Denso approaches modularisation from two angles: as a way of combining the functions of two or more components into a single module, and as an integral part of its efforts to make components smaller, lighter and more functional. Following this approach, Denso designed a front-end module for the Daihatsu Copen. It includes a radiator, air conditioning condenser, fan, inter-cooler, air cleaner and front-frame carrier. The company began shipping this module in June 2002. Following delivery, Daihatsu attaches the bumper and headlamps to the module. In an effort to make the module lighter and more compact, the front-frame carrier itself is formed by a newly developed injection moulding process from a lighter, cheaper polypropylene material reinforced with long fibre glass. Changing the carrier material and improving the thermal efficiencies resulted in a 30% reduction in weight over conventional designs. The company’s design team also added an air duct for the air conditioner condenser to prevent hot air from moving from the engine compartment to the condenser. This novel twist led to lowering the temperature at the front of the condenser by 5°C when the engine is idling and reducing the amount of power needed for the air conditioner compressor operation by some 13%. Denso also placed the intercooler in front of the engine allowing better airflow and enabling the intercooler package to be designed 30% smaller than if placed directly above the engine.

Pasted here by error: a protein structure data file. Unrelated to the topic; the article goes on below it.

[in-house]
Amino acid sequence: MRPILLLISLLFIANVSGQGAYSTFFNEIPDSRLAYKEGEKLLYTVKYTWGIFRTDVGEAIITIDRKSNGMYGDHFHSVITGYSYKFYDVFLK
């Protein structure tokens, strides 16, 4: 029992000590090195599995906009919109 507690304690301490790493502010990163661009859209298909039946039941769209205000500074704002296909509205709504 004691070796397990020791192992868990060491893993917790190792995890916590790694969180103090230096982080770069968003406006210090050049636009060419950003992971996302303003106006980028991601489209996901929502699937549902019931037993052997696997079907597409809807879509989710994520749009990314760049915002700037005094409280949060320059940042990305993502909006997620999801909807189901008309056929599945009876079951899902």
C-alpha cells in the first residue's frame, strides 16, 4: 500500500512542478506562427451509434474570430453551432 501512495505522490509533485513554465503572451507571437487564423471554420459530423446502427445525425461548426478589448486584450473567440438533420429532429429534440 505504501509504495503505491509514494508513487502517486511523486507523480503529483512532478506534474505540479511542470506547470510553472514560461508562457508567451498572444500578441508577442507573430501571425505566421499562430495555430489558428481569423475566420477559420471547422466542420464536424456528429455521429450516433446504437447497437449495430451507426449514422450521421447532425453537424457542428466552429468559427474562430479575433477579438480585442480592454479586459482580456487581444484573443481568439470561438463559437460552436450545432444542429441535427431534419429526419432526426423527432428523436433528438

for the Daihatsu Copen
Hella used the event to showcase its latest lighting and electronics technologies, and announced that the world’s first cornering headlight had entered production for the Audi A8. The system uses swivelling bi-xenon headlamps to shed more light around blind corners and at crossroads. Other model applications will follow in 2003. Its variable, intelligent front lighting system VARILIS goes further. The system automatically adjusts itself depending on the driving situation and lighting condition. But we won’t be able to use this technology until regulations have been approved, probably by 2005. In the meantime, the German lighting specialist is developing headlamps using light guide technology and Night Vision Systems. The company also displayed a variety of components from its automotive electronics businesses, including body electronics, lighting electronics, powertrain control, heating control and sensors and components.